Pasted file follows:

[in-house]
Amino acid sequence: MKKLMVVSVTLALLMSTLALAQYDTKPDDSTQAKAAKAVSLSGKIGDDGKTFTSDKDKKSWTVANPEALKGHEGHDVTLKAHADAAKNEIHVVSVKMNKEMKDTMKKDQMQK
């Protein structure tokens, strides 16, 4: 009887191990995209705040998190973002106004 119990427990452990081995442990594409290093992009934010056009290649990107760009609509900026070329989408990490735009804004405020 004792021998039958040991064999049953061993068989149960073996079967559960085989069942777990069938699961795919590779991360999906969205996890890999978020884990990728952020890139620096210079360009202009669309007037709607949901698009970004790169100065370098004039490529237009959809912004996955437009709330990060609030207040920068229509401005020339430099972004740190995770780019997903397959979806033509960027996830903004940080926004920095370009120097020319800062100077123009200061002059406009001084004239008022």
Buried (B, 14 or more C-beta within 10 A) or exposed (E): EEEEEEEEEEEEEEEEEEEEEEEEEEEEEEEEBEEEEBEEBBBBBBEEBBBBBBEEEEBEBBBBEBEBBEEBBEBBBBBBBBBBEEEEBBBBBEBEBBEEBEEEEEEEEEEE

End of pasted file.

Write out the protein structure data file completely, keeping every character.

[in-house]
Amino acid sequence: MKKLMVVSVTLALLMSTLALAQYDTKPDDSTQAKAAKAVSLSGKIGDDGKTFTSDKDKKSWTVANPEALKGHEGHDVTLKAHADAAKNEIHVVSVKMNKEMKDTMKKDQMQK
């Protein structure tokens, strides 16, 4: 009887191990995209705040998190973002106004 119990427990452990081995442990594409290093992009934010056009290649990107760009609509900026070329989408990490735009804004405020 004792021998039958040991064999049953061993068989149960073996079967559960085989069942777990069938699961795919590779991360999906969205996890890999978020884990990728952020890139620096210079360009202009669309007037709607949901698009970004790169100065370098004039490529237009959809912004996955437009709330990060609030207040920068229509401005020339430099972004740190995770780019997903397959979806033509960027996830903004940080926004920095370009120097020319800062100077123009200061002059406009001084004239008022």
Buried (B, 14 or more C-beta within 10 A) or exposed (E): EEEEEEEEEEEEEEEEEEEEEEEEEEEEEEEEBEEEEBEEBBBBBBEEBBBBBBEEEEBEBBBBEBEBBEEBBEBBBBBBBBBBEEEEBBBBBEBEBBEEBEEEEEEEEEEE